Banks are using Fannie Mae and Freddie Mac to mitigate risk from natural disaster, according to a paper from Amine Ouazad, a professor in the department of applied economics at HEC Montreal and Matthew Kahn, a professor at Johns Hopkins University. Ouazad and Kahn examined the behavior of mortgage lenders in areas hit by hurricanes between 2004 and 2012, each of which caused at least $1 billion in damages. They found that, after those hurricanes, lenders increased by almost 10% the share of those mortgages that they sold to Fannie Mae and Freddie Mac.
“We estimate whether lenders’ sales of mortgages with loan amounts right below the conforming loan limit increase significantly after a natural disaster that caused more than a billion dollar in damages,” said Ouazad and Kahn. “Results suggest a substantial increase in securitization activity in years following such a billion-dollar disaster. Such increase is larger in neighborhoods for which such a disaster is “new news”, i.e. does not have a long history of hurricanes.”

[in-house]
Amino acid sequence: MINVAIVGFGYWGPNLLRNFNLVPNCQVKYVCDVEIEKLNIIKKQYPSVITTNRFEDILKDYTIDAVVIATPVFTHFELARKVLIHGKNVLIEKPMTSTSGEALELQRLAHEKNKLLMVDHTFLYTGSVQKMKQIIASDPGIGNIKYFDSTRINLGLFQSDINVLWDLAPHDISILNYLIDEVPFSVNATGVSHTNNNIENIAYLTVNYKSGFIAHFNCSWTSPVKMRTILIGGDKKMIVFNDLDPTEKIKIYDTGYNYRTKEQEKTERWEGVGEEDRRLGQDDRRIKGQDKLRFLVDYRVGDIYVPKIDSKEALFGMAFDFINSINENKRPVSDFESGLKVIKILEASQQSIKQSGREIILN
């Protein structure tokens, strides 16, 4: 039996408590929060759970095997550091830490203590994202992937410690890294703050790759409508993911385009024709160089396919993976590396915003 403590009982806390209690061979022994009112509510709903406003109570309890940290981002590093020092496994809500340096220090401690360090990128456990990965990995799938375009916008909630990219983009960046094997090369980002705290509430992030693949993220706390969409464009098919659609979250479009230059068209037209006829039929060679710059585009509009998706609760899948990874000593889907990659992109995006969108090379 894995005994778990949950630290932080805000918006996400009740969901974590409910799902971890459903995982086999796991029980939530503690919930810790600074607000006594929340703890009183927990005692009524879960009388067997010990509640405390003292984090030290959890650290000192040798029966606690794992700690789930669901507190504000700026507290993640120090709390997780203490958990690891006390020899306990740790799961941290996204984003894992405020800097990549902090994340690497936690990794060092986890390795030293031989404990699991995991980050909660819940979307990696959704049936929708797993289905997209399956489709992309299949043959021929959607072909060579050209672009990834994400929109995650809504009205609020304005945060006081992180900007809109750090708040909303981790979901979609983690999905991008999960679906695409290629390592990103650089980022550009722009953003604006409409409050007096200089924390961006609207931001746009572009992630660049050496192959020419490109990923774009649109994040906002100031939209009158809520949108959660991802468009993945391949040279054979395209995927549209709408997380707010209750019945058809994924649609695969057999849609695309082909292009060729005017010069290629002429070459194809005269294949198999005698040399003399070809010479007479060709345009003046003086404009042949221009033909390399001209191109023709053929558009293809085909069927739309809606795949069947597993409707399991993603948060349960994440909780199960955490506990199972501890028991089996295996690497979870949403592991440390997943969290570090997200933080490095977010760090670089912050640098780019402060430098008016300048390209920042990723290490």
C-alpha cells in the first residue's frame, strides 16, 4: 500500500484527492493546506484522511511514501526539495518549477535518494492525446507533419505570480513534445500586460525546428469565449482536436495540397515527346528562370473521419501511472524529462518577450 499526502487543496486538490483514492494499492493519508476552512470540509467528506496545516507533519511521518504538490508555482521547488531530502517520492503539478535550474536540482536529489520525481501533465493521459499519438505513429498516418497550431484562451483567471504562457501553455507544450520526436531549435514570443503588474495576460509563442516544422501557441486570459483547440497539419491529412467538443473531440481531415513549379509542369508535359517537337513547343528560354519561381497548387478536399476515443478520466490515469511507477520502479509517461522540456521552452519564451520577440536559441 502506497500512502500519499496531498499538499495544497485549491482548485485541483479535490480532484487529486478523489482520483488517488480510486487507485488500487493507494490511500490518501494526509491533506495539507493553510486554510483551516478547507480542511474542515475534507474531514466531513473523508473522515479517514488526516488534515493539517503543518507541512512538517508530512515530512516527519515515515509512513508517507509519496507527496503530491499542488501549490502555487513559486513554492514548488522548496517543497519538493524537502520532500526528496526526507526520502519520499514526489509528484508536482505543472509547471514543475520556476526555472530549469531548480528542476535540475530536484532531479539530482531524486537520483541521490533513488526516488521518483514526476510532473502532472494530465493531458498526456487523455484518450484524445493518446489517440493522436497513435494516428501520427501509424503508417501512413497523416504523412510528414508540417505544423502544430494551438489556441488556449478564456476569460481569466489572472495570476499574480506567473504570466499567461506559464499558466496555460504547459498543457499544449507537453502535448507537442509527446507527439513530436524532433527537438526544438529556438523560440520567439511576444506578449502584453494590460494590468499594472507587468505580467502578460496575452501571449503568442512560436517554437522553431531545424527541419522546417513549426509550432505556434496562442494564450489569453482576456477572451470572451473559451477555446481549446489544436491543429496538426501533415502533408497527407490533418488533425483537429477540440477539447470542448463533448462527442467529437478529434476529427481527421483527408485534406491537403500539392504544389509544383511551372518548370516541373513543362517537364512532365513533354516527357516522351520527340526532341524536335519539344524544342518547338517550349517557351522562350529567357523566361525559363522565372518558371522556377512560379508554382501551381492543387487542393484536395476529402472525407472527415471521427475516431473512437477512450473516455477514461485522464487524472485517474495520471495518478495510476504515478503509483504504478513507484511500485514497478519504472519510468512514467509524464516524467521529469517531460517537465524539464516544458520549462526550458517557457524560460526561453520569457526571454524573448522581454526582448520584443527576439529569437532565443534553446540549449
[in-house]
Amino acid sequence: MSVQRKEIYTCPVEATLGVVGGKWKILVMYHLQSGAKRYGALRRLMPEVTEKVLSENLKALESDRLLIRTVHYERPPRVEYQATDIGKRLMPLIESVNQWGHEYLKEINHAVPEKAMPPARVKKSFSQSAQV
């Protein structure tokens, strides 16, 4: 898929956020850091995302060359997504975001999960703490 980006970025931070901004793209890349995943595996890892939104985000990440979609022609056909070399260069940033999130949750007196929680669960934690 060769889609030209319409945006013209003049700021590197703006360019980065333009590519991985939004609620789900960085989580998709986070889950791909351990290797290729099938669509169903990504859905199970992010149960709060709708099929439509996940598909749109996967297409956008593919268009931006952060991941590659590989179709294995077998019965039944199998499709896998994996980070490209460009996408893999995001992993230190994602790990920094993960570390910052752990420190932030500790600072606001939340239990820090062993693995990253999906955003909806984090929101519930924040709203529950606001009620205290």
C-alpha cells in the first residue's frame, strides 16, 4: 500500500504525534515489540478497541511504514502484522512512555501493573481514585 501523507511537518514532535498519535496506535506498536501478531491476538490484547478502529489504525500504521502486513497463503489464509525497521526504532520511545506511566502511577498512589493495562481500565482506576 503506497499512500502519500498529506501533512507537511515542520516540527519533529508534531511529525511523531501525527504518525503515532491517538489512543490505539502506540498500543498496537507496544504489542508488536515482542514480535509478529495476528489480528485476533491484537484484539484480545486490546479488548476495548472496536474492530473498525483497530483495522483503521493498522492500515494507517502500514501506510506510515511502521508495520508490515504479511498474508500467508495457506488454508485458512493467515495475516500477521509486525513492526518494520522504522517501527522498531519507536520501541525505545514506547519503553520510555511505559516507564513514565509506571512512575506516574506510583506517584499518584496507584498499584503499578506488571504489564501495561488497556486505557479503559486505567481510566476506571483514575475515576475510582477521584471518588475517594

Ouzad told The New York Times that with between $60 billion to $100 billion in new mortgages issued for coastal homes each year, “we’re not talking about a small number.”
Ouazad said he hopes the new research opens a discussion about who bears the risks of climate change and about lending policies in danger zones. “Do we still want to have 30-year fixed mortgages in areas at risk of flooding?” Mr. Ouazad asked. “I’m not sure about that.”
“Freddie Mac takes a number of steps to manage our flood risk, including requiring flood insurance on properties located in Special Flood Hazard Areas as designated by FEMA,” Freddie Mac told DS News in a statement.
Meanwhile, Fannie Mae servicers have taken steps to improve their engagement and communication with borrowers who may be caught in the path of storms this hurricane season, according to Mike Hernandez, VP of Housing Access and Disaster Response and Rebuild at Fannie Mae.
Hernandez says most servicers will send notifications to remind borrowers who their servicers even before a natural disaster has impacted a certain community.“That’s tremendously helpful because you may not know if your servicer has changed. Just doing that in advance is tremendously helpful,” Hernandez said.